The streets of Newport, Ky., got a little bluer this past weekend.
The second annual Winter Blues Festival, presented by the Northern Kentucky University Department of Music, took place Feb. 3 at The Syndicate. Featuring performances from modern-day blues great Carl Weathersby, a handful of talented local blues musicians and the NKU Jazz Ensemble, the event proceeds went to a good cause.
Proceeds benefited the EMPOWER program, which works to raise and continue appreciation of American jazz. The program collaborates with the Campbell Lodge Boys’ Home to help some of the boys receive music lessons and instruments.
The Campbell Lodge Boys’ Home is a residential treatment facility founded in 1958 for boys ages 10-18. The group’s Executive Director Michael Schroth said that the show was a good experience for the boys. “A lot of the kids have never seen a saxophone before.”
The night of performances started with a set from Dick and the Roadmasters. The five-piece blues veterans were winners of the Cincinnati Blues Society’s Blues Challenge 2003.
G. Miles and the Hitmen was next on stage and played to a lively crowd of organization supporters and long-time fans. Greg Miles, lead guitarist and vocalist for the band, works closely with the home by playing basketball with the residents there on Tuesday nights. “This is a great cause,” Miles said during his performance. “It puts the music in their hands and the music in their hearts.”
The Hitmen was joined onstage by William Brian Hogg, saxophone player, Lecturer of Saxophone and Jazz Studies at NKU and head of the EMPOWER program. The NKU Jazz Ensemble performed later in the night. A spirited set filled with big band horns and bluesy guitar riffs got people out of their seats and onto the dance floor.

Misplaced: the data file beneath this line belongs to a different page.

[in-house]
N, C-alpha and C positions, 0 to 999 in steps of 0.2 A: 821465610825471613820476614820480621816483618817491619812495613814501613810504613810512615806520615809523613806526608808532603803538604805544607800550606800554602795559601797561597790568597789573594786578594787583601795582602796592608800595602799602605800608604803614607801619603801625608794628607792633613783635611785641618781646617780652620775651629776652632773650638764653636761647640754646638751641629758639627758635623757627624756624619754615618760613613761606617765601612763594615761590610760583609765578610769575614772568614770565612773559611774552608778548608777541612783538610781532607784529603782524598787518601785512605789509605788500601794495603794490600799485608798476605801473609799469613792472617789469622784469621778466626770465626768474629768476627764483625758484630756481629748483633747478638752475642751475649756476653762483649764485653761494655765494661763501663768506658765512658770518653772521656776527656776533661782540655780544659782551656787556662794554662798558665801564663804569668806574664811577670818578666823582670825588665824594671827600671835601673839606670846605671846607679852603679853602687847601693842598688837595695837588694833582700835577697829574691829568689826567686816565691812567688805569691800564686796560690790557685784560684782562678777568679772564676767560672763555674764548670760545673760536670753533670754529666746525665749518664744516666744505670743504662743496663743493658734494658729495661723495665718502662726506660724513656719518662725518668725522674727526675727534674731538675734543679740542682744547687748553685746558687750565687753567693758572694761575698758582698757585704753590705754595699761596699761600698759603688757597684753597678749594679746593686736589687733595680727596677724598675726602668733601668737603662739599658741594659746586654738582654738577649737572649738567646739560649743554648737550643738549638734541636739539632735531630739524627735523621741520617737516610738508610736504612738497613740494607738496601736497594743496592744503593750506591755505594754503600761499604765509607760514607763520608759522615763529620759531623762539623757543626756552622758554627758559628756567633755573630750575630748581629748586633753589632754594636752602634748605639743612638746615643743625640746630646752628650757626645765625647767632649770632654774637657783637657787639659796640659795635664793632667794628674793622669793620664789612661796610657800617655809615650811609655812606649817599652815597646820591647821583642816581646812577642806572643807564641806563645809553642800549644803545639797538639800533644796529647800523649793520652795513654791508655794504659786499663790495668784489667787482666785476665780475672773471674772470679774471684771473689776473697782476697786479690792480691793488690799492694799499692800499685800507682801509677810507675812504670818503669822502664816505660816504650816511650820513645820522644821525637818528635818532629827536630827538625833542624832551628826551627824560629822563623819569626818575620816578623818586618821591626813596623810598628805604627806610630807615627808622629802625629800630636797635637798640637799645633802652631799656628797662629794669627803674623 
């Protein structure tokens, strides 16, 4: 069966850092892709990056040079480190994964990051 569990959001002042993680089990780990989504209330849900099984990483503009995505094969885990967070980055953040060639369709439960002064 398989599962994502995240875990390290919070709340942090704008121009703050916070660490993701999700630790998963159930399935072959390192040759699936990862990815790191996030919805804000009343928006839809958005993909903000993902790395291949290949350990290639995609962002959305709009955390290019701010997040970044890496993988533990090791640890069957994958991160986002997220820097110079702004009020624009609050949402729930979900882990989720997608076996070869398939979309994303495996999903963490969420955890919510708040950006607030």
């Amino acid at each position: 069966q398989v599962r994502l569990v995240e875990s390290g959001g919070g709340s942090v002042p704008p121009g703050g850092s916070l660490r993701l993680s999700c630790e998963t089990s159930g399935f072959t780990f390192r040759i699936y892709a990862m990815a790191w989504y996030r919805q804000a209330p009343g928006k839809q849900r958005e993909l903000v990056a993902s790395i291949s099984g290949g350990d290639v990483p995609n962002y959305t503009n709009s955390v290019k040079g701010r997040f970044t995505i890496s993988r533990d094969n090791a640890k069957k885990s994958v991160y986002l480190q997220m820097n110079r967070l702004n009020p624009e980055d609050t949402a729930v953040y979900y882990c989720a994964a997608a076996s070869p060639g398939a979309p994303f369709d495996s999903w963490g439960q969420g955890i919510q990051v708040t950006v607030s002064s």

Hogg has also worked with the home. “We’re going wherever we need to go to bring the music back to the people, and it starts with these kids right here,” he said.
Carl Weathersby headlined the fund raising event. Born in Jackson, Miss., he had a childhood filled with the blues. He moved to East Chicago, Ind., at an early age, but spent his summers at home in Mississippi. Mastering his blues guitar technique, he later served as Albert King’s rhythm guitarist. “Once again we’ve gathered together for a good cause,” Weathersby said.
Walking offstage, Weathersby’s set literally took him to the people, through the crowd, and out the front door onto the street without missing a beat. Several other musicians, including Hogg, Miles and the NKU Jazz Ensemble, joined him onstage, making an impressive performance.
Robert Pederson, trombonist in the NKU Jazz Ensemble, called the performance “amazing.” It was an “unforgettable experience,” he said.
Weathersby’s enthusiasm shone during his set and brought a new life to the room. A member of the audience gave an impromptu harmonica performance during one of Weathersby’s songs.
“I looked forward to this,” Weathersby said. “It’s an honor to come down and perform with these folks.”